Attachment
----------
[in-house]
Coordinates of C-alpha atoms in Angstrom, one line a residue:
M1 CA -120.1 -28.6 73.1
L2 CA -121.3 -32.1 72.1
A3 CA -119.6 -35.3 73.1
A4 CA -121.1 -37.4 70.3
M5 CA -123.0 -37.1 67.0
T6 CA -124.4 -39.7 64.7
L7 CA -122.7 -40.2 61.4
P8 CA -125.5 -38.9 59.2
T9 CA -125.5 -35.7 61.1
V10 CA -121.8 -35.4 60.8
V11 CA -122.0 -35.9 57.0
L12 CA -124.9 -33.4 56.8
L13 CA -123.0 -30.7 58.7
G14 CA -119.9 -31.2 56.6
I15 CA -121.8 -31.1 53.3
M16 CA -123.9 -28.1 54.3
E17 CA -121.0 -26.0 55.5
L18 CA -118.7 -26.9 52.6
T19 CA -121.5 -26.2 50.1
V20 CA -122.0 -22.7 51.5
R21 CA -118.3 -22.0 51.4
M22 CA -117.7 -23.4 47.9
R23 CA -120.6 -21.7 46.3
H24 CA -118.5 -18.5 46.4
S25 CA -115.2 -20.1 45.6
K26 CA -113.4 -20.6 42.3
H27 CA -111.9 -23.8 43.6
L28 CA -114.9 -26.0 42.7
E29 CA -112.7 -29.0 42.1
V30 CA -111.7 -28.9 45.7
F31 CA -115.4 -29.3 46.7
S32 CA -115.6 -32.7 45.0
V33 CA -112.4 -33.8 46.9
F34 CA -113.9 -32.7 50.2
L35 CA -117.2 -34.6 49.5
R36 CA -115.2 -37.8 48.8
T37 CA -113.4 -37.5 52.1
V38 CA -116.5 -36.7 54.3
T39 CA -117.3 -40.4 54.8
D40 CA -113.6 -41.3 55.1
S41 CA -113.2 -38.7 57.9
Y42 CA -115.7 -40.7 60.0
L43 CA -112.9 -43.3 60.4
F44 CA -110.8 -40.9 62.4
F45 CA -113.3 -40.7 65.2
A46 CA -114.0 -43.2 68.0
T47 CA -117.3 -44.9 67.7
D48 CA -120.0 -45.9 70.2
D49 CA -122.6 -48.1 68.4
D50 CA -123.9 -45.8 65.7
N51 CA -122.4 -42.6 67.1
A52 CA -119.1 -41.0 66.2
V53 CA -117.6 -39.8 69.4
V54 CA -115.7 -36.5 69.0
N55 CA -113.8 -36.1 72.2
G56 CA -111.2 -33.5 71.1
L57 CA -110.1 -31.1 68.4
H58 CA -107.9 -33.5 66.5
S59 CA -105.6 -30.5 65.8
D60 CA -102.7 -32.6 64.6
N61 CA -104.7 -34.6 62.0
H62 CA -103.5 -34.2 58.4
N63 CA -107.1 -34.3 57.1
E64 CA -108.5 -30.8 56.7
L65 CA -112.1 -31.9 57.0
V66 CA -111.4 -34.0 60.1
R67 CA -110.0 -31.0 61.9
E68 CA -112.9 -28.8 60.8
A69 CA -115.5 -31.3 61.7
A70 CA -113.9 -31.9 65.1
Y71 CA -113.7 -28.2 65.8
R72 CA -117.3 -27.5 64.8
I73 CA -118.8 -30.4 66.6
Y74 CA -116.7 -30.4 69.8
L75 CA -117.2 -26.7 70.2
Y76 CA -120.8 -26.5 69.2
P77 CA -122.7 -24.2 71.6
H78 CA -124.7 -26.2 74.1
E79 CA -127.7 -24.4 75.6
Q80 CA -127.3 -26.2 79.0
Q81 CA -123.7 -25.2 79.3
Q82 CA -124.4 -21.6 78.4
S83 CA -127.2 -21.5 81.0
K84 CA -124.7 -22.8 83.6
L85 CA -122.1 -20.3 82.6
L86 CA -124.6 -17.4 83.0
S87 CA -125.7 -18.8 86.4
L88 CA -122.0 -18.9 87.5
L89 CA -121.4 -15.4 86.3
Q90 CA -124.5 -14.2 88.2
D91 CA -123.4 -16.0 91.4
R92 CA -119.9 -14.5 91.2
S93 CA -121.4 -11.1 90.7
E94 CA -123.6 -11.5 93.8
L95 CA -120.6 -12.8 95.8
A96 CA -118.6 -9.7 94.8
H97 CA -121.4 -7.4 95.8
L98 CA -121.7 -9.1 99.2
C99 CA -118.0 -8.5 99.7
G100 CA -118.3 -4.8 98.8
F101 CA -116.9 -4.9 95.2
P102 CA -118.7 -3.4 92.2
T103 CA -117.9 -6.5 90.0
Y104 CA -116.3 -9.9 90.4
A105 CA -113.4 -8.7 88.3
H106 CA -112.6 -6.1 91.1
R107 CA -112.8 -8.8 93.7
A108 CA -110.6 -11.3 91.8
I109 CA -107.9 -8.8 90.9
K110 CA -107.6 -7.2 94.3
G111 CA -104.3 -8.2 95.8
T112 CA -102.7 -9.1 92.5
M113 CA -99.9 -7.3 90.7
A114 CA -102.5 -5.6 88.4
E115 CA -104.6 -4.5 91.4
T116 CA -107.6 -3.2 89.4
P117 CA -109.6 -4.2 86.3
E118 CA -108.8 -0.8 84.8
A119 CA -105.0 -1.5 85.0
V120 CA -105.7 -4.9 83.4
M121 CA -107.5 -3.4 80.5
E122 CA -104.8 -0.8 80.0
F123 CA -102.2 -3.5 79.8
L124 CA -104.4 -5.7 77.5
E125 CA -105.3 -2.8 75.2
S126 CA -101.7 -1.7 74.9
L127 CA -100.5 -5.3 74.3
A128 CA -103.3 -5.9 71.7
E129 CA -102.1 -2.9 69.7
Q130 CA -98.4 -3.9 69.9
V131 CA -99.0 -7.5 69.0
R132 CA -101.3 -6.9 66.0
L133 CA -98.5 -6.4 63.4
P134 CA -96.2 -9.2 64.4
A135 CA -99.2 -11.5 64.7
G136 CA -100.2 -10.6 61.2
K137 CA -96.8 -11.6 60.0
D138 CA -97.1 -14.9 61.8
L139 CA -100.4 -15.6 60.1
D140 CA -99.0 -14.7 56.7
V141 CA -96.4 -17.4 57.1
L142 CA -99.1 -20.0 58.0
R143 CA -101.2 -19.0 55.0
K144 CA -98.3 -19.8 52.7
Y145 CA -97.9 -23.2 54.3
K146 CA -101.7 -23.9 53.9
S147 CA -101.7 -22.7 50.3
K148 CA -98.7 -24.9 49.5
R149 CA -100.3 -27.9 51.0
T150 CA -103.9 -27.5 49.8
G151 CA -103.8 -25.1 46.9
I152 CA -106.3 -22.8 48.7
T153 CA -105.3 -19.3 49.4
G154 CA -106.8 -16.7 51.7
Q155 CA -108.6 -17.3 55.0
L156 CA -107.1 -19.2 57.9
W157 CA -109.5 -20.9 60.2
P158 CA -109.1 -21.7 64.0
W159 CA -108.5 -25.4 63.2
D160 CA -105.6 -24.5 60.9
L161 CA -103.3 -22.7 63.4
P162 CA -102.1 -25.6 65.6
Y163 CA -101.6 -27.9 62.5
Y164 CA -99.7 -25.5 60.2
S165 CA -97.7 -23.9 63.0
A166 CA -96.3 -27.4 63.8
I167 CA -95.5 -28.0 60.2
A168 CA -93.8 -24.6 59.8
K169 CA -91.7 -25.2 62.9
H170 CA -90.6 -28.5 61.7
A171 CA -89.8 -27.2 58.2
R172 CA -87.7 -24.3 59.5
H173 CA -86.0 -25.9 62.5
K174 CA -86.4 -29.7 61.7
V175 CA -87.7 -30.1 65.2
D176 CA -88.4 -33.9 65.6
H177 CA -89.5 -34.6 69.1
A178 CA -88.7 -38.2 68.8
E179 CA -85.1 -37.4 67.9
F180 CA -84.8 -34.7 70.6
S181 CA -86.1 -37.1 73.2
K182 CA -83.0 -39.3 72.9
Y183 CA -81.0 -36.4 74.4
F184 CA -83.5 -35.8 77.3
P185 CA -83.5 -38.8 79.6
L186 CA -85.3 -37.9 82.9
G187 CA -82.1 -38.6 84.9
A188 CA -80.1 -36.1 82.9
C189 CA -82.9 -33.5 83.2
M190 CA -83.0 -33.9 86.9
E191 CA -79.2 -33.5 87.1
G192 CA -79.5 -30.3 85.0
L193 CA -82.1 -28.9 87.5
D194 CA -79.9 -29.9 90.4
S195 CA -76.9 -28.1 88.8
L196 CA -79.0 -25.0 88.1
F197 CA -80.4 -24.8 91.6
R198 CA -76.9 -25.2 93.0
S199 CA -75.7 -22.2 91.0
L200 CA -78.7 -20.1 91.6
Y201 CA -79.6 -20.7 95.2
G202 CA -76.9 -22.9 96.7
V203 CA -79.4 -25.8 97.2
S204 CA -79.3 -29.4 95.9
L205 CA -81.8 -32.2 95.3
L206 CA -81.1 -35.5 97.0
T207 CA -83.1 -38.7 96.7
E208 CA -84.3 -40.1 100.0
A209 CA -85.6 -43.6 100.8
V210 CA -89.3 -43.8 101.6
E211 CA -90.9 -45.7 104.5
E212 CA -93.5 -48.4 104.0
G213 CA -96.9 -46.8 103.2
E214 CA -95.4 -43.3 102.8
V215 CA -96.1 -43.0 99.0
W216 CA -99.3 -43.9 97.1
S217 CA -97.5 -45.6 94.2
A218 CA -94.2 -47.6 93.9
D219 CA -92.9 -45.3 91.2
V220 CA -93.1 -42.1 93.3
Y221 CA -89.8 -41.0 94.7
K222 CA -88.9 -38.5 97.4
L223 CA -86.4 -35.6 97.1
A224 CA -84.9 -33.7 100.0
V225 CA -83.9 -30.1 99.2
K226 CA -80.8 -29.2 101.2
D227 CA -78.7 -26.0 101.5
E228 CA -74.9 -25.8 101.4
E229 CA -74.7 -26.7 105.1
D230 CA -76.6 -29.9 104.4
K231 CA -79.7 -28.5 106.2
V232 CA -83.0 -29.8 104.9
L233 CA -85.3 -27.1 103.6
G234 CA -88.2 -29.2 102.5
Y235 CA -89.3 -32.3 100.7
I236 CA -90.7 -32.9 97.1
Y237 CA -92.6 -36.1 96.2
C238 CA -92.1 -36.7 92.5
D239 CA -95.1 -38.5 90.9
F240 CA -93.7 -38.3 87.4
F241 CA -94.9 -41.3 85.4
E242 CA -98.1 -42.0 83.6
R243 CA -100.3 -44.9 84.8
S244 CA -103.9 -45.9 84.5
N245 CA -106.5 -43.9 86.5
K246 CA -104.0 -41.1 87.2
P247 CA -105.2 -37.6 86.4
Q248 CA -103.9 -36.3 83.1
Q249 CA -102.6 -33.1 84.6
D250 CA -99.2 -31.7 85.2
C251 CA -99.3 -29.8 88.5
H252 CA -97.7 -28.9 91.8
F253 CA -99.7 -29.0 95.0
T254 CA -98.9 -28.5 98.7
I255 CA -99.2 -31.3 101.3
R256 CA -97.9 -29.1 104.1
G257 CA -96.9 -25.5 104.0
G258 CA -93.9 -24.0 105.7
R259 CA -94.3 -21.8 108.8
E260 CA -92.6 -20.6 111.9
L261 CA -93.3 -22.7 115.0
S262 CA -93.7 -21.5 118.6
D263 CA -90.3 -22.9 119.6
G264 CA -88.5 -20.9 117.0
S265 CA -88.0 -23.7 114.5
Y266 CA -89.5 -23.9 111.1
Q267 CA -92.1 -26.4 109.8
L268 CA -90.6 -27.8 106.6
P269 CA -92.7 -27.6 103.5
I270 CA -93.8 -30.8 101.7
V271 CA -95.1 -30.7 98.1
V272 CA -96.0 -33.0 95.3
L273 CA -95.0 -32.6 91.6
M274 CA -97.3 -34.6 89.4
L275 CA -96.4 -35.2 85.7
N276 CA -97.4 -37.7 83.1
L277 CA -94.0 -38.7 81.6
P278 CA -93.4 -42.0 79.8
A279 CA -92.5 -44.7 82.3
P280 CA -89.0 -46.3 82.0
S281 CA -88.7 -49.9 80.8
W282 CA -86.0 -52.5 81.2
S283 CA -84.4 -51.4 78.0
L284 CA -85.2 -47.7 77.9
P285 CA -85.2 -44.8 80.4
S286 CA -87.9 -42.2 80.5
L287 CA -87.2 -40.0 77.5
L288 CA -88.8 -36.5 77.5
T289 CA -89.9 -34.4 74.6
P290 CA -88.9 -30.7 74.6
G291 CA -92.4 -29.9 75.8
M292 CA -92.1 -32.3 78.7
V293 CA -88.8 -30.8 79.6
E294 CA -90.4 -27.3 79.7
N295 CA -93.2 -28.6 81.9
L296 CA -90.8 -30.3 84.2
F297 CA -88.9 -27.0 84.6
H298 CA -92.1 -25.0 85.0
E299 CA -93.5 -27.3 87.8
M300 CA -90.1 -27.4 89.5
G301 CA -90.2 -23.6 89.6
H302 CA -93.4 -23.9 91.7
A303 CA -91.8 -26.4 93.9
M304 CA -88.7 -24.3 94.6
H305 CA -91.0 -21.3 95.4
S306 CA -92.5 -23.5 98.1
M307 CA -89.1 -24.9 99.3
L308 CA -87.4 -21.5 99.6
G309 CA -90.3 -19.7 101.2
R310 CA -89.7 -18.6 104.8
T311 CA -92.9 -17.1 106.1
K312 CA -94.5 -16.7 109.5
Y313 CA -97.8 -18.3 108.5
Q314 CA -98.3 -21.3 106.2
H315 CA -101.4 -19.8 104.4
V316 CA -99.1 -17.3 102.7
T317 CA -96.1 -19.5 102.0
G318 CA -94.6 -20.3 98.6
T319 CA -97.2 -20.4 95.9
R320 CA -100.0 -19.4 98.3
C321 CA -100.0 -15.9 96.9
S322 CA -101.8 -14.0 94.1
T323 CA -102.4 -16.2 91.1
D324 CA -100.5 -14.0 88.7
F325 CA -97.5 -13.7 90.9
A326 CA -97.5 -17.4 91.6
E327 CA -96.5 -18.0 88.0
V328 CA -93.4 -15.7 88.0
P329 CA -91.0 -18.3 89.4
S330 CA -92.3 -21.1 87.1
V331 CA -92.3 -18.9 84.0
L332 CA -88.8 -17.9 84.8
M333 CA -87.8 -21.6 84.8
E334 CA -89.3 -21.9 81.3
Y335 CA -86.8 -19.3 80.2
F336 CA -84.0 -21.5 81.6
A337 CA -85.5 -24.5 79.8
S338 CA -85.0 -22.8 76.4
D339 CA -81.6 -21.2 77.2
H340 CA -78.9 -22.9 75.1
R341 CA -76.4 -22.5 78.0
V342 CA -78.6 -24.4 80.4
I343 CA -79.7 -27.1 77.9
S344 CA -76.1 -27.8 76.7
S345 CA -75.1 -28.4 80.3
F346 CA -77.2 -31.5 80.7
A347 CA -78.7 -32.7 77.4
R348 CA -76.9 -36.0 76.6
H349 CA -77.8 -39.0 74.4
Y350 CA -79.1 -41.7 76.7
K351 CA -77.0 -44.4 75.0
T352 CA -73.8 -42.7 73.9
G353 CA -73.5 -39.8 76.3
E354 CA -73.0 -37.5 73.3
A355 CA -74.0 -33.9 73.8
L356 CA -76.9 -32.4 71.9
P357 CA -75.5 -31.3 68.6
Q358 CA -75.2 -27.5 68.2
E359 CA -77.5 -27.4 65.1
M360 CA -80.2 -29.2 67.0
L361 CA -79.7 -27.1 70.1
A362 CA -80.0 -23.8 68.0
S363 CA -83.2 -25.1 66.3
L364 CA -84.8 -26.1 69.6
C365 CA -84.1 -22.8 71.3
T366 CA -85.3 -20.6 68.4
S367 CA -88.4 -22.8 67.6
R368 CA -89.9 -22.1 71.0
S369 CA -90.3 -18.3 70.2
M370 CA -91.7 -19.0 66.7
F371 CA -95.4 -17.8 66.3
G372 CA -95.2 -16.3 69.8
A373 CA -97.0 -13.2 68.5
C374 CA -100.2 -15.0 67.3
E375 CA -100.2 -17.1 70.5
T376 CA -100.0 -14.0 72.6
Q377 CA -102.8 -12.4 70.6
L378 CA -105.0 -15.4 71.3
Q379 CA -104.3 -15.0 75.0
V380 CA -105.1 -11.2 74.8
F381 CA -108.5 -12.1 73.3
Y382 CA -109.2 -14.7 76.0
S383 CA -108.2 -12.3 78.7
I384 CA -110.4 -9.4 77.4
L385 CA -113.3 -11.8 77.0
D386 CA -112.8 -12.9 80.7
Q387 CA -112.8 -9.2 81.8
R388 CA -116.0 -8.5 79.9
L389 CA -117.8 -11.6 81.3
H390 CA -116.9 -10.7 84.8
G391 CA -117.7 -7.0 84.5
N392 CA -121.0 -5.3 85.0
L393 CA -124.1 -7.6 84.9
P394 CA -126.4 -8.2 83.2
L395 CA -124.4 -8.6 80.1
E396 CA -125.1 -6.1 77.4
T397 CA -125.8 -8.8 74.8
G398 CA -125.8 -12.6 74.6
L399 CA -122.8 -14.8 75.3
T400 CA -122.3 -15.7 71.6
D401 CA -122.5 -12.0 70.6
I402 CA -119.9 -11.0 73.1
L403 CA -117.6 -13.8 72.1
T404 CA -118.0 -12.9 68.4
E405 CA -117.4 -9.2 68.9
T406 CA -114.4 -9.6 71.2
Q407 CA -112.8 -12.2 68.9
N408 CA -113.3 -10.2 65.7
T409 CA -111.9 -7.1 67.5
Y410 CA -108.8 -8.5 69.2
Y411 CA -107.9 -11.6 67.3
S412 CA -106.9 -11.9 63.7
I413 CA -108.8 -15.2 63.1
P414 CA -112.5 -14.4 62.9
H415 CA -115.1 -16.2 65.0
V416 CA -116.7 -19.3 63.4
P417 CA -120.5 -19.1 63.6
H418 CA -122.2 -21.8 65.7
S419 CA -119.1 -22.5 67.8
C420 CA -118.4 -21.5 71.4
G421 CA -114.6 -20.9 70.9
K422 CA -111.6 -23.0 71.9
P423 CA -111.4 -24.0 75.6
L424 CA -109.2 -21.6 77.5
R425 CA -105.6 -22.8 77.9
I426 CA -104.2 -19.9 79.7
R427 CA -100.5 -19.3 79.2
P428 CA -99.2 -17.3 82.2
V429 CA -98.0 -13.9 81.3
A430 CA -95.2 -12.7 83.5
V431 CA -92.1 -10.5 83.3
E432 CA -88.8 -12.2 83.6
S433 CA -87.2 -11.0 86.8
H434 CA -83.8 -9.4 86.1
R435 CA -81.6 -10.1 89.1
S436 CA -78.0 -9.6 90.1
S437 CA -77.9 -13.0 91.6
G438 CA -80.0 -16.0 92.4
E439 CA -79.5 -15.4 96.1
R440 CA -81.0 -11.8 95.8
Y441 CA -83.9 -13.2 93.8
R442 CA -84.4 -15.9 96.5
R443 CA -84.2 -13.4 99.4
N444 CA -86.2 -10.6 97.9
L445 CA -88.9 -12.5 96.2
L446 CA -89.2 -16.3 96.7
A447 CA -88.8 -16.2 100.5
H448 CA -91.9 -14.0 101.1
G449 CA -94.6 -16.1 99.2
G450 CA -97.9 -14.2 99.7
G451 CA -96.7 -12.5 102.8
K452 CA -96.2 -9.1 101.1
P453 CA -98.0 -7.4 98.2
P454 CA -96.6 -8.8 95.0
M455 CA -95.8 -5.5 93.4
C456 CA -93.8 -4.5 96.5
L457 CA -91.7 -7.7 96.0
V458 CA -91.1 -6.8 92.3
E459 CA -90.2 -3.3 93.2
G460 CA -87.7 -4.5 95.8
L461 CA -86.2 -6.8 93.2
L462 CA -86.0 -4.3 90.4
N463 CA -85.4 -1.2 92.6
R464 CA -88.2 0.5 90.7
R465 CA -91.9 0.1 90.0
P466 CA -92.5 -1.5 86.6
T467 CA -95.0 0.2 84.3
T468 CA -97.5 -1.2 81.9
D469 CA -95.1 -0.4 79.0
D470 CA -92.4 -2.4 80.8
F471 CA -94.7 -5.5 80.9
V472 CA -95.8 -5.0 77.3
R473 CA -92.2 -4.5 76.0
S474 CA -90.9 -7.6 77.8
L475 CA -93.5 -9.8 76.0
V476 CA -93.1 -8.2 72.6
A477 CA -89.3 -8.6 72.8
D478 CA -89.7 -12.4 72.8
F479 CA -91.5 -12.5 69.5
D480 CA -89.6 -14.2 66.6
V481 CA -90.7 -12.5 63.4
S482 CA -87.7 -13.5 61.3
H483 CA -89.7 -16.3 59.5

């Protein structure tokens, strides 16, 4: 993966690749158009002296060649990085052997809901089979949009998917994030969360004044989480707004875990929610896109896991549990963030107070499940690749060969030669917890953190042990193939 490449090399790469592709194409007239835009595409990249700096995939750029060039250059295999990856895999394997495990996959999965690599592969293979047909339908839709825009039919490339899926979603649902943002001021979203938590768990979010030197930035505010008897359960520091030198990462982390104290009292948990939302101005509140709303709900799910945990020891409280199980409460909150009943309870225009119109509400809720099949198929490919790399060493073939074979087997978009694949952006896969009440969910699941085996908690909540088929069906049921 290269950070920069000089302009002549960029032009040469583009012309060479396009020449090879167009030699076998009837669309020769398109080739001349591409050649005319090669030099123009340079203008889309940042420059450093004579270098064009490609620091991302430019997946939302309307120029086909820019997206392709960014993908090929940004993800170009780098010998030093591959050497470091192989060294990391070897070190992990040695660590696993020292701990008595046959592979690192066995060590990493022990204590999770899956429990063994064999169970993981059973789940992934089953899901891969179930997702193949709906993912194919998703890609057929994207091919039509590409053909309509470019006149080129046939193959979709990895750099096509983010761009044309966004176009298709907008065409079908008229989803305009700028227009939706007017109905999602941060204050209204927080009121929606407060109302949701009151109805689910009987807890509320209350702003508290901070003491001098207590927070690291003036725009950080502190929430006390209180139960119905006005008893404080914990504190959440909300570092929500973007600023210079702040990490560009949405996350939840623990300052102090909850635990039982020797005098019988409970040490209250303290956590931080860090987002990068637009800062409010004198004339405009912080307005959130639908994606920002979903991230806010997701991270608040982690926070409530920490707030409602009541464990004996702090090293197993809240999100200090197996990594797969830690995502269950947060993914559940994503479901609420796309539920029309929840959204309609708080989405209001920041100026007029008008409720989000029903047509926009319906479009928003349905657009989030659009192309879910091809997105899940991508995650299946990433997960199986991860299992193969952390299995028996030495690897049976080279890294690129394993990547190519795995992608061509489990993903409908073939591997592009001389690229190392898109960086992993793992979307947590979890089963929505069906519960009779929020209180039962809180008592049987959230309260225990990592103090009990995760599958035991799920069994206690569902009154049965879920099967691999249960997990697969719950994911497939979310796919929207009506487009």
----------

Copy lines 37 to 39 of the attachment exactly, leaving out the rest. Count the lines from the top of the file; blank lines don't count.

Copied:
L35 CA -117.2 -34.6 49.5
R36 CA -115.2 -37.8 48.8
T37 CA -113.4 -37.5 52.1